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DESCRIPTIONNative American Culture
WE, THE NORTHERN CHEYENNE PEOPLE
Our Landy Our History, Our Culture
Chief Dull Knife College, Lame Deer, Montana
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CsftJCC-b^Montana State Library
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We, the Northern Cheyenne People
WE,THE NORTHERNCHEYENNE PEOPLE
Our Land, Our History, Our Culture
Chief Dull Knife College, Lame Deer, Montana
20o8 by Chief Dull Knife College
All rights reserved. No part of this publication maybe reproduced or transmitted in any form or by
any means, electronic or mechanical, including
photocopy, recording, or any information storage
or retrieval system, without permission in writing
from the publisher.
Chief Dull Knife College
P. O. Box 98
Lame Deer, MT 59043406.477.6215
Library of Congress
Suzanne G. Fox,
Red Bird Publishing, Inc., Bozeman, MTGraphic design:
Carol Beehler, Bethesda, MDPrinted by Artcraft Printers, Billings, MT
The paper used in this publication meets theminimum requirements of American NationalStandard for Information SciencesPermanence
of Paper for Printed Library Materials, ansi Z39.48-
Front cover: Vooheheva, the Morning Star, risesnear dawn outside a Native American Churchgathering. The morning star is the symbol for theNorthern Cheyenne people. It is greeted as anancient old man each morning by the Keepers ofthe Sacred Covenants. Photograph by JohnWarner.
Back cover: The Chief Dull Knife College campusis located in Lame Deer, MT. Photograph byKathleen Beartusk.
This book is dedicated to the members ofthe
ChiefDull Kiife College Board of Trustees:
John J. Wooden Legs, chairmanGeorge Fox, Ashland District
Florence Running Wolf, Birney DistrictWinfield Russell, Busby District*
LaForce Lone Bear, Lame Deer District
Otto Braided Hair, Muddy District
Jackie Tang was the representative from Busby at the beginning of this project.
Tsemona'e vo'estanehevestotse netosehene'enanone.
Netaveestanonestse moxeestonemdheondtse, nonohpa
Neka'eskonehamaneo 'o tseohketsehe'ohtseo 'o.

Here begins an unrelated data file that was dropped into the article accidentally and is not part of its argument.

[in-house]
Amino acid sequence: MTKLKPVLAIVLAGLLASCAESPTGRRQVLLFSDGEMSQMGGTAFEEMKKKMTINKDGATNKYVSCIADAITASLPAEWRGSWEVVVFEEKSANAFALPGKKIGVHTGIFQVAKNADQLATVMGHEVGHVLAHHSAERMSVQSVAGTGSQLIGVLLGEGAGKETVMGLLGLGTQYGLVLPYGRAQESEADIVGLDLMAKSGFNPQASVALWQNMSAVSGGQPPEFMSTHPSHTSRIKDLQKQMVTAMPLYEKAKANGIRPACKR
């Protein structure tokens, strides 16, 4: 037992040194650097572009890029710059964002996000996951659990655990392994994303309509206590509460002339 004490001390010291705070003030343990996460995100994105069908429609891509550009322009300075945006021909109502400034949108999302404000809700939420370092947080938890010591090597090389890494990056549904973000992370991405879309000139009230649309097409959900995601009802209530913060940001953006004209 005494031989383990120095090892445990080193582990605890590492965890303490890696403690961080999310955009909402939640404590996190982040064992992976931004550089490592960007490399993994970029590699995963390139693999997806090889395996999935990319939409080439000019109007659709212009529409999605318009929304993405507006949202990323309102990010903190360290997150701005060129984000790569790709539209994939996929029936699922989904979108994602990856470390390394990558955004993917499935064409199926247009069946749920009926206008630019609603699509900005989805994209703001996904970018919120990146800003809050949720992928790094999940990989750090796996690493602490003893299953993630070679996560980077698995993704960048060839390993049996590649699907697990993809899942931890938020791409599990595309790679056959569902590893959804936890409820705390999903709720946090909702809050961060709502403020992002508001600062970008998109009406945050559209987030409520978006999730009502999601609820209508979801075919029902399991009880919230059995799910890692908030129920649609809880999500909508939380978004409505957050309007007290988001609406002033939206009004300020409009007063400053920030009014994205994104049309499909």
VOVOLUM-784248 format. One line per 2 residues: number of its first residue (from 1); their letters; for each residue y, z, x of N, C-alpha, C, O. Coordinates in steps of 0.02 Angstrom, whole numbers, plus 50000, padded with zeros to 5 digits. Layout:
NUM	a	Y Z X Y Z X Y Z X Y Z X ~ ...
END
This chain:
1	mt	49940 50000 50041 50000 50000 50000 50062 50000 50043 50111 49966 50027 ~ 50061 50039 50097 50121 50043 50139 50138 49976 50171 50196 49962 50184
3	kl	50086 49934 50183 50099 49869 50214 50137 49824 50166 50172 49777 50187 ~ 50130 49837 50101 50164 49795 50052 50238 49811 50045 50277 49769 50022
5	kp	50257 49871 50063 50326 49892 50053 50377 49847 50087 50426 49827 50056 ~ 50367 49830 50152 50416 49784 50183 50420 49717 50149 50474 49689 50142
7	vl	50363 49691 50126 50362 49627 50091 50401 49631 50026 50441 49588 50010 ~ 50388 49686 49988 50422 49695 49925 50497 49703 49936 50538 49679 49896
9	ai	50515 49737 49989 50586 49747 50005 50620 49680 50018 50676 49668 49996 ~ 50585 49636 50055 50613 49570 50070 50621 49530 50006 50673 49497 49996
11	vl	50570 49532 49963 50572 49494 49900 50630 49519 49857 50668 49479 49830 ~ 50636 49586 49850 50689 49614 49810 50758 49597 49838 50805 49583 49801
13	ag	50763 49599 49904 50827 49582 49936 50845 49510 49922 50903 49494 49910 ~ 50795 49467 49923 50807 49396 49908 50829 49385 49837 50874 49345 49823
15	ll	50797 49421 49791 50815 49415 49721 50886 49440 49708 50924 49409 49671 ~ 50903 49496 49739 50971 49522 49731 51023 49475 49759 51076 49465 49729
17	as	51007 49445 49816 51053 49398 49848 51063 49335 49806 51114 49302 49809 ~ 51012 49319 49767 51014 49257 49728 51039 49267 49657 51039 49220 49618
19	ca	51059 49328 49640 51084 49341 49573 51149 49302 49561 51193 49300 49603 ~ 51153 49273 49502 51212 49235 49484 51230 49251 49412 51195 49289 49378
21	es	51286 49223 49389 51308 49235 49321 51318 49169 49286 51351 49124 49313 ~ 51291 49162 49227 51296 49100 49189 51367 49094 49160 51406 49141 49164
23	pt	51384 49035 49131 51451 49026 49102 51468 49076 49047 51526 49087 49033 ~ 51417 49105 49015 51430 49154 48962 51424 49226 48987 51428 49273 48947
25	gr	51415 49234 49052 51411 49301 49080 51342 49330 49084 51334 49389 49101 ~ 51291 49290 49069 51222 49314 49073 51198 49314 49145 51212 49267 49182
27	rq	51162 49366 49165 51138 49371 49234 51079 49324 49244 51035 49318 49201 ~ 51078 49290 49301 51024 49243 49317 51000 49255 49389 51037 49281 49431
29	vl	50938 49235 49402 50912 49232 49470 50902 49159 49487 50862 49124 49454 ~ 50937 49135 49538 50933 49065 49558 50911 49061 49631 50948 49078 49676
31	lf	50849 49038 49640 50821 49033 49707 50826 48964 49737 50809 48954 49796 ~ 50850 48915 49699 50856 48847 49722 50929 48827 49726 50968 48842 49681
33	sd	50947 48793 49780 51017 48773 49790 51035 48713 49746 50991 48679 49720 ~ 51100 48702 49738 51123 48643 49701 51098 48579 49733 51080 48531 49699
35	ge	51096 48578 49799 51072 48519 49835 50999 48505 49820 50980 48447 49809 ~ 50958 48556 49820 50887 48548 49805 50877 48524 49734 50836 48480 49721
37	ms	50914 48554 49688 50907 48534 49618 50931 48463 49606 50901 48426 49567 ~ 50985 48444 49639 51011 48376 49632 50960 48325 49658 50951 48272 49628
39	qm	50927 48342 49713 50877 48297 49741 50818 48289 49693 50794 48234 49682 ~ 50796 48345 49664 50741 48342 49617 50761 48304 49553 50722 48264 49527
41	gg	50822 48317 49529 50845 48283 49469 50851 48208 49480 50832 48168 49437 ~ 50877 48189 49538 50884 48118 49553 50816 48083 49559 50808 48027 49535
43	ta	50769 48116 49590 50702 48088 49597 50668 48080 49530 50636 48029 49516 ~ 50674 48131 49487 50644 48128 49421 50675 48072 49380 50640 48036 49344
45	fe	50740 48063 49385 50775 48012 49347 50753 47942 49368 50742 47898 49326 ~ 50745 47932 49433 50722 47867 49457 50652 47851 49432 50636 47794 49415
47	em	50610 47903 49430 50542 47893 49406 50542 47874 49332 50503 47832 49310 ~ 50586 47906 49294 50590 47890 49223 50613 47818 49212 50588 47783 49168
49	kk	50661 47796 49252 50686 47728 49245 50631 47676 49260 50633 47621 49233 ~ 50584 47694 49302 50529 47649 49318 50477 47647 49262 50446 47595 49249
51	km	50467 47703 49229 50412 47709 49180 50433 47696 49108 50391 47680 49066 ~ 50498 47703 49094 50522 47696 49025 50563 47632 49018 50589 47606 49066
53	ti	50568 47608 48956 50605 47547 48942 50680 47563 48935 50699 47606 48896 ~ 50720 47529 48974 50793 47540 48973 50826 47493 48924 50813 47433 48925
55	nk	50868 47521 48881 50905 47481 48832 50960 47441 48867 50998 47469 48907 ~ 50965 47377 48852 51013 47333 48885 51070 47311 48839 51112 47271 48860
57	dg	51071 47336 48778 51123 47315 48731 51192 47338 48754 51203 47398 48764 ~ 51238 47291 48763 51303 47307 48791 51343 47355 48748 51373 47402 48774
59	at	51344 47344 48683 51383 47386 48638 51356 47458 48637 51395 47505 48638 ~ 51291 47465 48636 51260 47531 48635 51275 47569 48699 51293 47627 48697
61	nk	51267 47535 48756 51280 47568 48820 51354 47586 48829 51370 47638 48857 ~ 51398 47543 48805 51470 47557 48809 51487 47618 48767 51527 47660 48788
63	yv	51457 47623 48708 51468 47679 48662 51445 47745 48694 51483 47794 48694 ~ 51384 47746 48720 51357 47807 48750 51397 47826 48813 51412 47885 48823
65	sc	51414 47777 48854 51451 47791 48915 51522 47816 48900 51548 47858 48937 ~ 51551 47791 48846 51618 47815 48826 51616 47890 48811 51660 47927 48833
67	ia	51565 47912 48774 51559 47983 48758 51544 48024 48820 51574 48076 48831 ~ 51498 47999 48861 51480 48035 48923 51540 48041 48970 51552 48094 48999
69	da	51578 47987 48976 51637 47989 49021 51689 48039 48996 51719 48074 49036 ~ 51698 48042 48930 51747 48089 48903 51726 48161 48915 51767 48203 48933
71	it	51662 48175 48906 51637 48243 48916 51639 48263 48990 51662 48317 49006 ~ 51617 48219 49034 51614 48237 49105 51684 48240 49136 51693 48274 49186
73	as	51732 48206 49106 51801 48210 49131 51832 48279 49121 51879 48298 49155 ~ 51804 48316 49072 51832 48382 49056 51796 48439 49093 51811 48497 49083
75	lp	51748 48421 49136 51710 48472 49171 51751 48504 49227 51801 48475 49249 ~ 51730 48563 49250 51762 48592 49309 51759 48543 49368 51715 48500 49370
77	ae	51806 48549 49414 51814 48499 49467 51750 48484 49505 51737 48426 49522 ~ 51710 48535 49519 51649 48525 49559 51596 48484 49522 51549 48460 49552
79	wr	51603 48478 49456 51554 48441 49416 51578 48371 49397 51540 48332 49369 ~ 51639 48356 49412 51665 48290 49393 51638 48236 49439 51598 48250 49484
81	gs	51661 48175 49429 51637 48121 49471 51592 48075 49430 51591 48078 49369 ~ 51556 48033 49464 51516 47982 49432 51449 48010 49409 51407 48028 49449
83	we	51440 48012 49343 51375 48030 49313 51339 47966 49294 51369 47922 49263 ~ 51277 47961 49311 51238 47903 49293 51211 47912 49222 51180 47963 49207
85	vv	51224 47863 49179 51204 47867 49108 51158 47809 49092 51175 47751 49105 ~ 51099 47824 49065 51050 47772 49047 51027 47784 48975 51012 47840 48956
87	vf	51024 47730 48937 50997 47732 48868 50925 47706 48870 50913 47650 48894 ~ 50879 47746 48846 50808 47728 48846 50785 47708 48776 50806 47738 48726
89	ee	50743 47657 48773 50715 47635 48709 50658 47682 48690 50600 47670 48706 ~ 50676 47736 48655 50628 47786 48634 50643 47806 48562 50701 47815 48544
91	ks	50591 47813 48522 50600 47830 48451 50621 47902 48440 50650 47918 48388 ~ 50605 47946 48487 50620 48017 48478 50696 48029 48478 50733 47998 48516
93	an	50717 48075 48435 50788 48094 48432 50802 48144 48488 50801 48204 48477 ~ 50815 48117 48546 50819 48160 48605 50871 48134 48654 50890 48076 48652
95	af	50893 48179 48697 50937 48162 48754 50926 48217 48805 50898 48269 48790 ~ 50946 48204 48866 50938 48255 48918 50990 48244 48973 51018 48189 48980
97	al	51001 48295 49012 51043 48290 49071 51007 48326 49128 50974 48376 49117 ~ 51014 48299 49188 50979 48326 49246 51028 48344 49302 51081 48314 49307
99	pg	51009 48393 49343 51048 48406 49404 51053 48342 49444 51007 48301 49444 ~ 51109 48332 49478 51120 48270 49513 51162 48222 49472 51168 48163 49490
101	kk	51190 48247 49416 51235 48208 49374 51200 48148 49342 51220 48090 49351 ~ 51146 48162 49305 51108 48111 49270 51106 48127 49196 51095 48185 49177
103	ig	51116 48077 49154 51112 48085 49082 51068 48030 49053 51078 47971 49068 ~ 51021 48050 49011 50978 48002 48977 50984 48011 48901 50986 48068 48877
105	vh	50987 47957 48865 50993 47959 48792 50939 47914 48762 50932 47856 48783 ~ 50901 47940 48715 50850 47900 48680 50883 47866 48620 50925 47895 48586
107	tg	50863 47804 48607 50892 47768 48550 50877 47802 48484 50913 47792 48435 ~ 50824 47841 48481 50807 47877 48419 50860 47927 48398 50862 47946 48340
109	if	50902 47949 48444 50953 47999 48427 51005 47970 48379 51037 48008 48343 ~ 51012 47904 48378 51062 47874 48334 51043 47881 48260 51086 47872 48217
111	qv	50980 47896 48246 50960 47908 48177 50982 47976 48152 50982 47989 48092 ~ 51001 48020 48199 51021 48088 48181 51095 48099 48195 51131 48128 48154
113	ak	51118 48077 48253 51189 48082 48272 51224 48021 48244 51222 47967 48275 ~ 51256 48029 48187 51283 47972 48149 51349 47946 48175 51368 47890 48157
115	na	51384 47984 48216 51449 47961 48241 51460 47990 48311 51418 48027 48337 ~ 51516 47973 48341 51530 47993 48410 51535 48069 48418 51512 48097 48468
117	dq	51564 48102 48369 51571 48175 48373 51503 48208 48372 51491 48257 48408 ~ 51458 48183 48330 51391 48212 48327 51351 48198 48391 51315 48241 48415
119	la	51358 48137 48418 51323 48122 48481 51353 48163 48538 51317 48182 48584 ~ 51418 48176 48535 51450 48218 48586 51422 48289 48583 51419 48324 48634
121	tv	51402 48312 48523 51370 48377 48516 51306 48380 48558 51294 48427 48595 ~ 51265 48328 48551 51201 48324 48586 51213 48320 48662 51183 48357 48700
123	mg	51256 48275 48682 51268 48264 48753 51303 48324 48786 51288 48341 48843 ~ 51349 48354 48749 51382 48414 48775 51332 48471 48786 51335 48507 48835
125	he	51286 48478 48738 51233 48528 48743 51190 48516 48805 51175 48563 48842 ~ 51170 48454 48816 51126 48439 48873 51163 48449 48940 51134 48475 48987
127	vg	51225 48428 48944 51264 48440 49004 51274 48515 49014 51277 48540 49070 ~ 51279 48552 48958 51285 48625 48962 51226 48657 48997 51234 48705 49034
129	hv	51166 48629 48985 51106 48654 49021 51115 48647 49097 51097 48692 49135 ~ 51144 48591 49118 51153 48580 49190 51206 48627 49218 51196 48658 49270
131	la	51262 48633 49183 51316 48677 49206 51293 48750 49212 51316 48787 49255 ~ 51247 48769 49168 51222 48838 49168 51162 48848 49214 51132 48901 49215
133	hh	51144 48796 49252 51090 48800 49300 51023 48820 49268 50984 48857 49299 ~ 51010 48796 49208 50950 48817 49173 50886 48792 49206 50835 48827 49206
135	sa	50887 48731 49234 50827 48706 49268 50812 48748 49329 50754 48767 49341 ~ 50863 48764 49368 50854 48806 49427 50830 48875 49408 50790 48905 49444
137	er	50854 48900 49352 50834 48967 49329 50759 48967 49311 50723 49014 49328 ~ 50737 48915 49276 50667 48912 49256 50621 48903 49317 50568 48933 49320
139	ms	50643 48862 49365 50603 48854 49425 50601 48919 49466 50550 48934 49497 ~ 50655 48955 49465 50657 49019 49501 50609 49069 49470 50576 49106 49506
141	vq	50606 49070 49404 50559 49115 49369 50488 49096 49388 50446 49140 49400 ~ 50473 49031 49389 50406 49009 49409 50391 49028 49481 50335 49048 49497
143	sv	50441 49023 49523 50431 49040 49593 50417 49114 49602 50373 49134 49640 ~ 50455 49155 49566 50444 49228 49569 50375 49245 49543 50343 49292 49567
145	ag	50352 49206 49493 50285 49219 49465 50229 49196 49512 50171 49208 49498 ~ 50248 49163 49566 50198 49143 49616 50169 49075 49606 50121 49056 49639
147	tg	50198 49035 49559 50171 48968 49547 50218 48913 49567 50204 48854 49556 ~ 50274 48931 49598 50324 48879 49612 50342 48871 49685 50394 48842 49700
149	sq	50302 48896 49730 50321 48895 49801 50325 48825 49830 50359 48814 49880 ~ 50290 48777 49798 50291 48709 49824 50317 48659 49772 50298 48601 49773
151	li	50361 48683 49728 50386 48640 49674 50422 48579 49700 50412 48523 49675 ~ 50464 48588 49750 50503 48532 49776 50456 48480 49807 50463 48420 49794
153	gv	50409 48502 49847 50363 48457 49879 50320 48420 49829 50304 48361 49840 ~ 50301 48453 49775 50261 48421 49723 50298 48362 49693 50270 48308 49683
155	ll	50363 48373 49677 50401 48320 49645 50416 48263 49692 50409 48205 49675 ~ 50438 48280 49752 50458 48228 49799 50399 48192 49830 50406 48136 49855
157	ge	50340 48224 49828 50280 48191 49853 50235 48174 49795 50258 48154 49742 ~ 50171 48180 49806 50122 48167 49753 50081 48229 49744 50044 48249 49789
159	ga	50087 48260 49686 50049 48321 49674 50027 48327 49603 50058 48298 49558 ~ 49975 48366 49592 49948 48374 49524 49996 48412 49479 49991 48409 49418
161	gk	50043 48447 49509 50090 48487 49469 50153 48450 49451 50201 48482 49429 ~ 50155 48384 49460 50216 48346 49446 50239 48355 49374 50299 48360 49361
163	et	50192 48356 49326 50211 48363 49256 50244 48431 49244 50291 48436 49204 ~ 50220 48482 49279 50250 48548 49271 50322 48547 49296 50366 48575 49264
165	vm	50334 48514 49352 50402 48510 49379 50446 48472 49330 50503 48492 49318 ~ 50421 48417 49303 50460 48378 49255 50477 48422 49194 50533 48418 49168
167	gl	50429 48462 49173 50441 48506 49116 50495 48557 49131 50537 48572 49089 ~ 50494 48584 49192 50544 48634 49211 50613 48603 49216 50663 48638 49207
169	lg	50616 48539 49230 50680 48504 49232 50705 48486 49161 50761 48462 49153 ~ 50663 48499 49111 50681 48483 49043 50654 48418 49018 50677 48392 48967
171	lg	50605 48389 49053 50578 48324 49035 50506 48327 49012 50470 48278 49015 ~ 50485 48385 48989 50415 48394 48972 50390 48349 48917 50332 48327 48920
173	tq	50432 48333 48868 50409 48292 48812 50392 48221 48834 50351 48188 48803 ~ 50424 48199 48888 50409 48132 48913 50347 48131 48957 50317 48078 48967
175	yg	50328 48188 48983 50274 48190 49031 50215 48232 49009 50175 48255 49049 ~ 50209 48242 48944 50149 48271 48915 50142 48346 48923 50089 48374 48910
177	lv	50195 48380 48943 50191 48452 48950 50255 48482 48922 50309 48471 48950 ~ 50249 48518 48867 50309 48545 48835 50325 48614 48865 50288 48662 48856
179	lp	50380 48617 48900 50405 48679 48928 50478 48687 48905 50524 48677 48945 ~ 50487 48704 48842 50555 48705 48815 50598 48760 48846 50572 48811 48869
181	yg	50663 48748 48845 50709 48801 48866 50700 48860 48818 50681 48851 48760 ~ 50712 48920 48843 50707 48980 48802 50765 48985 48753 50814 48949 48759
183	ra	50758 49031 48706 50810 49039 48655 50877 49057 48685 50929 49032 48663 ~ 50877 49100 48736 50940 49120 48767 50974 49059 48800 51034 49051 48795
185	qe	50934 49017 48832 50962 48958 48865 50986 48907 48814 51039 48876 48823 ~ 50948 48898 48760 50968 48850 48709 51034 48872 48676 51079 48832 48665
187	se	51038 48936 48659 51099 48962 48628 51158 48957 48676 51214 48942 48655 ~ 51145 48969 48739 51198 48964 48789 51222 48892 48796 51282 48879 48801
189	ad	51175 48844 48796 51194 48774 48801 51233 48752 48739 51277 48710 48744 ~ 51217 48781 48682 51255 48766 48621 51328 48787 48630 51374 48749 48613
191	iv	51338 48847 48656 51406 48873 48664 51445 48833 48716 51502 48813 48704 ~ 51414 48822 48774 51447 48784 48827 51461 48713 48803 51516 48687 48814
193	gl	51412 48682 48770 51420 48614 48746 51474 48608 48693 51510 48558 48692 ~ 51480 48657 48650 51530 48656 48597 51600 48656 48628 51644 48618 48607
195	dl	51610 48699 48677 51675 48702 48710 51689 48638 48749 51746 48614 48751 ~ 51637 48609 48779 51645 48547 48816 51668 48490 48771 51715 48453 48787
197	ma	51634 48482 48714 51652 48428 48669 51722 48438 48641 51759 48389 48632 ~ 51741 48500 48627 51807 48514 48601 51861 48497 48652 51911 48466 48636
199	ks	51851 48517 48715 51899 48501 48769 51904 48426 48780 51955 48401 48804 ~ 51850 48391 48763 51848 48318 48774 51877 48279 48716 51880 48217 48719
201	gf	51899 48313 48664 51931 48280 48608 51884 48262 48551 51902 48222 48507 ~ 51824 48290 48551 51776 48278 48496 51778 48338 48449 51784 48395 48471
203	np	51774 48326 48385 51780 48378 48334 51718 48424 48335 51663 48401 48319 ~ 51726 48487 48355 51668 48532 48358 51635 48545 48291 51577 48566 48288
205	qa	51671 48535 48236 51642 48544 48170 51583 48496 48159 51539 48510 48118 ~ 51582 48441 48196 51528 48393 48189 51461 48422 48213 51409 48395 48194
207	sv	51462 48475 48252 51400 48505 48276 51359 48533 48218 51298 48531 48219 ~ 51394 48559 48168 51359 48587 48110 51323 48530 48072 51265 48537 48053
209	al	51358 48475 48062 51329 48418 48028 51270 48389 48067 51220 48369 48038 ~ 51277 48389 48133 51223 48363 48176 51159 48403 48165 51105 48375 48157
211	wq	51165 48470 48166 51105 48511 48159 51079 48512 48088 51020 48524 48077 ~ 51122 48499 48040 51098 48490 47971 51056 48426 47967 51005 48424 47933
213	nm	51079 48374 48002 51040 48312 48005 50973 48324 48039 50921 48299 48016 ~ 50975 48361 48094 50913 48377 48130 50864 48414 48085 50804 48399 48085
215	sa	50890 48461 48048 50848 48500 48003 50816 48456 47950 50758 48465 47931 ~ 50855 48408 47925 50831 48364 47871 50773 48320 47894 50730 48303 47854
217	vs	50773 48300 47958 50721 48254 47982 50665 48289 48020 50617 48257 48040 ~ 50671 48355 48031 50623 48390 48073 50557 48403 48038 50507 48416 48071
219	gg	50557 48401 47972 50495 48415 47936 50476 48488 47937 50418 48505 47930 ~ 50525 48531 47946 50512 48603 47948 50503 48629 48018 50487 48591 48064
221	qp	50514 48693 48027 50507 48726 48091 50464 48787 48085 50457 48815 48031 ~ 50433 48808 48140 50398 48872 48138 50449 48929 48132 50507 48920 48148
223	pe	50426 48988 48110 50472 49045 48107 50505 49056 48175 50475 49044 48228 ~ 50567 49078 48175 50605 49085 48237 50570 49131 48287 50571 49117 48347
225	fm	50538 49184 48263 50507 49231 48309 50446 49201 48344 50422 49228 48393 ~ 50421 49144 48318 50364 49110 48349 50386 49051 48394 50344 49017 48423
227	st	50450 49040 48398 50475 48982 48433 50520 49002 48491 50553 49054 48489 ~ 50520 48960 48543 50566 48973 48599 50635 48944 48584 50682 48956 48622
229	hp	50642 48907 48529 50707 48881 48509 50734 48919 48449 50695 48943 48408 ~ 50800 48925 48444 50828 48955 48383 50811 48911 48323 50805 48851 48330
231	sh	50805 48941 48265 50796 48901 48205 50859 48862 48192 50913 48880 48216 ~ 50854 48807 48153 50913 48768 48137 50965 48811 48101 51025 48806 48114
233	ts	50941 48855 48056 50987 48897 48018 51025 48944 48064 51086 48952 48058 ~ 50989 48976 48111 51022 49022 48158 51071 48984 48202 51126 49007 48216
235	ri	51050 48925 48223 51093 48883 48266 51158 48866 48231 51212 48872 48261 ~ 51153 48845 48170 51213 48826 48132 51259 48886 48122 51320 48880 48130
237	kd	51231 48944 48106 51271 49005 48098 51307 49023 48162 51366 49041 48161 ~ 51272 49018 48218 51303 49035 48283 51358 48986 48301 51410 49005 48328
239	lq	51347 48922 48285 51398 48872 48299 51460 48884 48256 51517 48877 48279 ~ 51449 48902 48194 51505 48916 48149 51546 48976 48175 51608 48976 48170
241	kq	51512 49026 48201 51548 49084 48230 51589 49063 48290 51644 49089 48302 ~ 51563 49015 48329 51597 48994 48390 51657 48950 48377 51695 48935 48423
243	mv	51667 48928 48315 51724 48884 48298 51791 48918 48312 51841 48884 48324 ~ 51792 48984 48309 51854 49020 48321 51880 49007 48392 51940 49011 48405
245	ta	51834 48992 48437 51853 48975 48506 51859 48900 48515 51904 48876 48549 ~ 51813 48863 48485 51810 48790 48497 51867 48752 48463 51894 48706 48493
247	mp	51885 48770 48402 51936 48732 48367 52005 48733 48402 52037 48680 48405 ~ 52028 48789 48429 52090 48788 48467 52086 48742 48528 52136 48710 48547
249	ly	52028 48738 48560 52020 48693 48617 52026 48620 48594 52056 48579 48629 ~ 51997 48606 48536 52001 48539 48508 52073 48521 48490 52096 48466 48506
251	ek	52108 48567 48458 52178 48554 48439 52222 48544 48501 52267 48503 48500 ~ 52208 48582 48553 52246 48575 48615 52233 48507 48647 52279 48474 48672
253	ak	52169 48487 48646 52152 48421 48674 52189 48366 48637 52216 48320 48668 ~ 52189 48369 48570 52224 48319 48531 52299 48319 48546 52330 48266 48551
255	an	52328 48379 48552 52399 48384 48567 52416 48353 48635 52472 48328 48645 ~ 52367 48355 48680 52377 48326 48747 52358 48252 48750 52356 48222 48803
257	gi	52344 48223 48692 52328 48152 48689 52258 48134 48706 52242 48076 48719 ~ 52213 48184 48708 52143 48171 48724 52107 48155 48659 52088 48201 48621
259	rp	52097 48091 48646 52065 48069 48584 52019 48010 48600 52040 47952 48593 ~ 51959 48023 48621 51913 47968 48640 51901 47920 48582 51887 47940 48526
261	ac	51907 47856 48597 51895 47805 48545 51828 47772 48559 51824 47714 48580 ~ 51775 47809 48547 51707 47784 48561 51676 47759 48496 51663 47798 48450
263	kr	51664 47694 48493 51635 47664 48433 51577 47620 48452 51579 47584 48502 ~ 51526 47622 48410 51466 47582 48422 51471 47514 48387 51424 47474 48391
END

Naa tsetdhene'enanove he'tohe tsemona'e vo'estanehevestotse.
We can no longer live the way we used to.There is a new way of life that we are going to know.
Let us ask for schools, that way
our children can attend them
and learn this new way of life.
Chief Dull Knife (Vooheheva)
Cheyenne Creation Stories 13
Coming Home 23
Northern Cheyenne District Names 47
Native Plants of the Northern Cheyenne Reservation 63
The Girl Who Saved Her Brother 67Cheyenne Peace Pipe 71
Joseph Whitewolf 73
Balloon Bomb in Lame Deer 75Uriah Two Two 79
American Indian Reburials: A Spiritual Perspective 81
Northern Cheyenne Sacred Sites and Objects 85
Early Education 89
Contemporary Cheyenne Education loi
Chief Dull Knife College 115
We Will Keep Our Cheyenne Home Forever 145
Appendix A: Veterans 161
Appendix B: Tribal Presidents 173
Preface and AcknowledgmentsDr. Richard Little Bear
CHIEF Dull Knife College was able to produce We, The NorthernCheyenne People: Our Land, Our History, Our Culture with a grant from the
Montana State Legislature and Governor Brian Schweitzer. The funding for theTribal Histories and Equipment project is gratefully acknowledged.
This project has been an interesting one for all of the people who worked onit. It was a good learning, reading, writing, and researching experience. There
were, however, some challenges along the way. One challenge was accessibility ofresearch materials. While the researchers did find much new material, there arestill so many sources, so many collections, so many museums that need to be vis-
ited to get information, especially the information that was provided by people
who were close to the pre-reservation culture. Time constraints and alwaysincreasing costs limited the accessibility of these sources.
Another challenge was the plethora of books that have already been written
about both the Northern and Southern Cheyenne people starting with George
Bird Grinnell's accounts. More recently is the book A History of the CheyennePeople written by Tom Weist and published by the Montana Council for IndianEducation from Billings, MT, under the leadership of Dr. Hap Gilliland. Thisbook extensively used the elders of the day, some of whom were only one gener-ation removed from the time of the buffalo-centered culture. Chief Dull Knife
College uses this as a text book for its Cheyenne history class. Weist's book posed